The state Supreme Court last week denied a Massena woman’s appeal of a 2016 prison sentence for drug possession.
On May 2, 2016, Tina L. Savage, 49, an inmate at Bedford Hills Correctional Facility, Westchester County, formerly of 9815 Route 56, Lot 109, Massena, was sentenced as a second-felony drug offender to six years in prison and three years of post-release supervision after being convicted of felony third-degree criminal possession of a controlled substance with a judicial mandate for shock incarceration.
On March 10, 2014, in the village of Massena, Ms. Savage possessed the narcotic drug fentanyl with the intent to sell it.
According to a Feb. 1 decision of the state Supreme Court Appellate Division Third Judicial Department, Ms. Savage had entered a plea agreement with St. Lawrence County Court Judge Jerome J. Richards whereby she would plead guilty to the charge and participate in the Judicial Diversion Program and, if successful, be placed on up to two years of probation to earn a final sentence of five years of probation.
If unsuccessful, she faced up to 12 years in prison followed by three years of post-release supervision.
In addition, she had waived her right to appeal.
Ms. Savage later violated her probation and was terminated from the judicial diversion program and sentenced to the prison sentence she is currently serving.
The appellate court denied Ms. Savage’s appeal that claimed the sentence imposed was harsh and excessive.
“We therefore find that defendant’s combined oral and written waiver of the right to appeal was valid,” The decision read.
“In light of defendant’s valid waiver, her challenge to the severity of the sentence imposed is precluded, as she was informed of the maximum prison sentence that could be imposed should she violate the conditions of the plea agreement and fail to complete the judicial diversion program.
In other appellate decisions, the court on Jan. 25 agreed with Judge Richards’s April 11, 2016, resentence of John L. Murdie Jr., 31, last known address 22 Glasby Road, Gouverneur, to five years in prison for two counts of felony third-degree criminal sale of a controlled substance, to be served under parole supervision.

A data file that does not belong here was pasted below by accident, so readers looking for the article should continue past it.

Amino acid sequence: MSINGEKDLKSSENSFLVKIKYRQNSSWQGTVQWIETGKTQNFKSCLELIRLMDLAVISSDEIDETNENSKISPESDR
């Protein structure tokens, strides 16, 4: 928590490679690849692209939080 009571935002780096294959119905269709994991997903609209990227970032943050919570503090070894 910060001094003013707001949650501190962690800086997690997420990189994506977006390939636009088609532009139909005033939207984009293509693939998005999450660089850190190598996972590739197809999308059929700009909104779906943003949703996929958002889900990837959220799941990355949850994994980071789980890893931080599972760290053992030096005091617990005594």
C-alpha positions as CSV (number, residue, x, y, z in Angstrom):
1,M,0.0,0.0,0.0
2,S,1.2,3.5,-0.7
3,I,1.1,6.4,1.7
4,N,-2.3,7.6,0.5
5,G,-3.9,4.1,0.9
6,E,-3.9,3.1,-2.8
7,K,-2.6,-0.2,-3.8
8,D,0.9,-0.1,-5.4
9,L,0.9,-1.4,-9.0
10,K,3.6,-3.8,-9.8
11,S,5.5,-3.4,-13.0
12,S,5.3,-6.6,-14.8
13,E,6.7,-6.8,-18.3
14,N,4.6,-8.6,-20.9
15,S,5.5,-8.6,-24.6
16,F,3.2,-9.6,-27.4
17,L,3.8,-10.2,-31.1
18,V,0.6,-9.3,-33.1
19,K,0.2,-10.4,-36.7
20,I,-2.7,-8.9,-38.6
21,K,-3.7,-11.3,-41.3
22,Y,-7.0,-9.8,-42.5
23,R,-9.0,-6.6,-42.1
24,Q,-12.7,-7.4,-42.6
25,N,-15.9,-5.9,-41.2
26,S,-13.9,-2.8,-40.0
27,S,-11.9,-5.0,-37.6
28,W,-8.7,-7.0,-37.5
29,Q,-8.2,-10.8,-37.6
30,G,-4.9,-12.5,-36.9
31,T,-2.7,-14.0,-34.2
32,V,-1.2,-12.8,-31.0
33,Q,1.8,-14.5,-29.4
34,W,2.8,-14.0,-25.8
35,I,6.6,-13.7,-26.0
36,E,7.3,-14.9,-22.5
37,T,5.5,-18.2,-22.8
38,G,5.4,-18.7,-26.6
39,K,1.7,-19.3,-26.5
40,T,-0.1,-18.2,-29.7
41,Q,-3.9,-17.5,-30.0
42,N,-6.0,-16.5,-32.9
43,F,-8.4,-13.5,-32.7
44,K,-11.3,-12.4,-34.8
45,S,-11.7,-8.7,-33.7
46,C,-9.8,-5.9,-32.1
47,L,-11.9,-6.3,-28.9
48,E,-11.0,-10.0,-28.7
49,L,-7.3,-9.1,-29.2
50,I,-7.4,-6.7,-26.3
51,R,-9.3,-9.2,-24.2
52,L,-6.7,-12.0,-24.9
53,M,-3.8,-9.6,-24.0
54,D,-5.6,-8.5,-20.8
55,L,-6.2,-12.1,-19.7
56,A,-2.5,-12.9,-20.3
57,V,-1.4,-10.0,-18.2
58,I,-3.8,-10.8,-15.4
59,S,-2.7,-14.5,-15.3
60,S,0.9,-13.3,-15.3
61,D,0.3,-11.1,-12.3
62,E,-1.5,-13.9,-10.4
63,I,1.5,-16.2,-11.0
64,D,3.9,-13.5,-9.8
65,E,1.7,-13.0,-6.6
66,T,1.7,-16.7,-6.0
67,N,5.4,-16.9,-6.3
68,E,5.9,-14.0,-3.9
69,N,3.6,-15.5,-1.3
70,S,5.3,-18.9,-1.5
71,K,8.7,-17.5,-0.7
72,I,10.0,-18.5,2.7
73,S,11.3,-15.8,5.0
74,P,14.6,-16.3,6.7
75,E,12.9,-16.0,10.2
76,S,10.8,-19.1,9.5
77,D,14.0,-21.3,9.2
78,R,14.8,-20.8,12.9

On Dec. 12 and 13, 2011, in the town of Gouverneur, Mr. Murdie sold oxycodone.
At the time of sentencing, Judge Richards said Mr. Murdie had violated the terms and conditions of the court’s Judicial Diversion Program by unsuccessfully completing treatment.
The purpose of the program, Judge Richards said, was to allow Mr. Murdie to work through his addiction with an opportunity to avoid prison.
At the time of his original May 22 sentencing, Mr. Murdie was mistakenly sentenced by Judge Richards as a second-felony offender.
Mr. Murdie successfully appealed that he was not a second-felony offender, leading to last Monday’s resentencing.
In addition to his prison sentence, Mr. Murdie was sentenced to two years of post-release supervision.
The court disagreed with Mr. Murdie’s argument that the resentence imposed is harsh and excessive.
“(W)e cannot say that County Court abused its discretion in resentencing defendant in the middle of the permissible sentencing range or that defendant has presented any extraordinary circumstances that would warrant a reduction of the sentence in the interest of justice,” the court ruled.